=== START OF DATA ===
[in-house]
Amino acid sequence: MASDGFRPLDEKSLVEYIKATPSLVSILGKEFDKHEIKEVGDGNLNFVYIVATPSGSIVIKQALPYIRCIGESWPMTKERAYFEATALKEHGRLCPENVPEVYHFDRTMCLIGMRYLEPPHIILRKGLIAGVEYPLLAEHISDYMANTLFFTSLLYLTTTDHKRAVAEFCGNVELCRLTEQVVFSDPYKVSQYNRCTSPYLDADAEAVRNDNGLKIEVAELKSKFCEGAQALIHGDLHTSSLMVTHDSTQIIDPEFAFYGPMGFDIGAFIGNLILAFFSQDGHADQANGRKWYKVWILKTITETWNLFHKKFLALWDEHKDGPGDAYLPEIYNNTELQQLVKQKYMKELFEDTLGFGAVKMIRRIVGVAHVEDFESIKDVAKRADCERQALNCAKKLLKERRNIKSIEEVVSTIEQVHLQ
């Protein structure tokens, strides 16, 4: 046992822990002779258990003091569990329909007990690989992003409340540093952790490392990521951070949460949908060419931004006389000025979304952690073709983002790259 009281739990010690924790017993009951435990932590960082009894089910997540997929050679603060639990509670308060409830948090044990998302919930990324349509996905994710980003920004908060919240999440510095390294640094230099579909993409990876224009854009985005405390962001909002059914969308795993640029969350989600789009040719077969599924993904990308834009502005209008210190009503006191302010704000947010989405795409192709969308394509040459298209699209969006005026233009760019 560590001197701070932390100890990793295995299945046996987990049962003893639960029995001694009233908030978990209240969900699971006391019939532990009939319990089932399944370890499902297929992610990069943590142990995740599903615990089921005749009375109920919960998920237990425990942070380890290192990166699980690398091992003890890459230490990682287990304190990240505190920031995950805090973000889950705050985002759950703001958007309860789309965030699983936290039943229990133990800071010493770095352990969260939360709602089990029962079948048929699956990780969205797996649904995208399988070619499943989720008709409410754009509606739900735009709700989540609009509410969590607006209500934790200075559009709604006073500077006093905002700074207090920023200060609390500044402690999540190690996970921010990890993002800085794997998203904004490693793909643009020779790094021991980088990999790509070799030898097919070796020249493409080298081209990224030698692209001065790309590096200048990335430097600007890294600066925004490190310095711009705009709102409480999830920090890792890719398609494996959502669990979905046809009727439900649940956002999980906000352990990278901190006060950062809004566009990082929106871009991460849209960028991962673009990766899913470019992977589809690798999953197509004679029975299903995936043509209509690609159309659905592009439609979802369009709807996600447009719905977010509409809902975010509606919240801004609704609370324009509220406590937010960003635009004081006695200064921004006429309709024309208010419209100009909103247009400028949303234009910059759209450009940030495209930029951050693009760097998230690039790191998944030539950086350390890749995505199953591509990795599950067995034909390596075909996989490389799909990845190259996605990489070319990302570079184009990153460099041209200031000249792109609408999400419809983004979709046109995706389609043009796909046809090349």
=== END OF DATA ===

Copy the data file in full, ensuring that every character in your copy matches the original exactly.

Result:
[in-house]
Amino acid sequence: MASDGFRPLDEKSLVEYIKATPSLVSILGKEFDKHEIKEVGDGNLNFVYIVATPSGSIVIKQALPYIRCIGESWPMTKERAYFEATALKEHGRLCPENVPEVYHFDRTMCLIGMRYLEPPHIILRKGLIAGVEYPLLAEHISDYMANTLFFTSLLYLTTTDHKRAVAEFCGNVELCRLTEQVVFSDPYKVSQYNRCTSPYLDADAEAVRNDNGLKIEVAELKSKFCEGAQALIHGDLHTSSLMVTHDSTQIIDPEFAFYGPMGFDIGAFIGNLILAFFSQDGHADQANGRKWYKVWILKTITETWNLFHKKFLALWDEHKDGPGDAYLPEIYNNTELQQLVKQKYMKELFEDTLGFGAVKMIRRIVGVAHVEDFESIKDVAKRADCERQALNCAKKLLKERRNIKSIEEVVSTIEQVHLQ
């Protein structure tokens, strides 16, 4: 046992822990002779258990003091569990329909007990690989992003409340540093952790490392990521951070949460949908060419931004006389000025979304952690073709983002790259 009281739990010690924790017993009951435990932590960082009894089910997540997929050679603060639990509670308060409830948090044990998302919930990324349509996905994710980003920004908060919240999440510095390294640094230099579909993409990876224009854009985005405390962001909002059914969308795993640029969350989600789009040719077969599924993904990308834009502005209008210190009503006191302010704000947010989405795409192709969308394509040459298209699209969006005026233009760019 560590001197701070932390100890990793295995299945046996987990049962003893639960029995001694009233908030978990209240969900699971006391019939532990009939319990089932399944370890499902297929992610990069943590142990995740599903615990089921005749009375109920919960998920237990425990942070380890290192990166699980690398091992003890890459230490990682287990304190990240505190920031995950805090973000889950705050985002759950703001958007309860789309965030699983936290039943229990133990800071010493770095352990969260939360709602089990029962079948048929699956990780969205797996649904995208399988070619499943989720008709409410754009509606739900735009709700989540609009509410969590607006209500934790200075559009709604006073500077006093905002700074207090920023200060609390500044402690999540190690996970921010990890993002800085794997998203904004490693793909643009020779790094021991980088990999790509070799030898097919070796020249493409080298081209990224030698692209001065790309590096200048990335430097600007890294600066925004490190310095711009705009709102409480999830920090890792890719398609494996959502669990979905046809009727439900649940956002999980906000352990990278901190006060950062809004566009990082929106871009991460849209960028991962673009990766899913470019992977589809690798999953197509004679029975299903995936043509209509690609159309659905592009439609979802369009709807996600447009719905977010509409809902975010509606919240801004609704609370324009509220406590937010960003635009004081006695200064921004006429309709024309208010419209100009909103247009400028949303234009910059759209450009940030495209930029951050693009760097998230690039790191998944030539950086350390890749995505199953591509990795599950067995034909390596075909996989490389799909990845190259996605990489070319990302570079184009990153460099041209200031000249792109609408999400419809983004979709046109995706389609043009796909046809090349």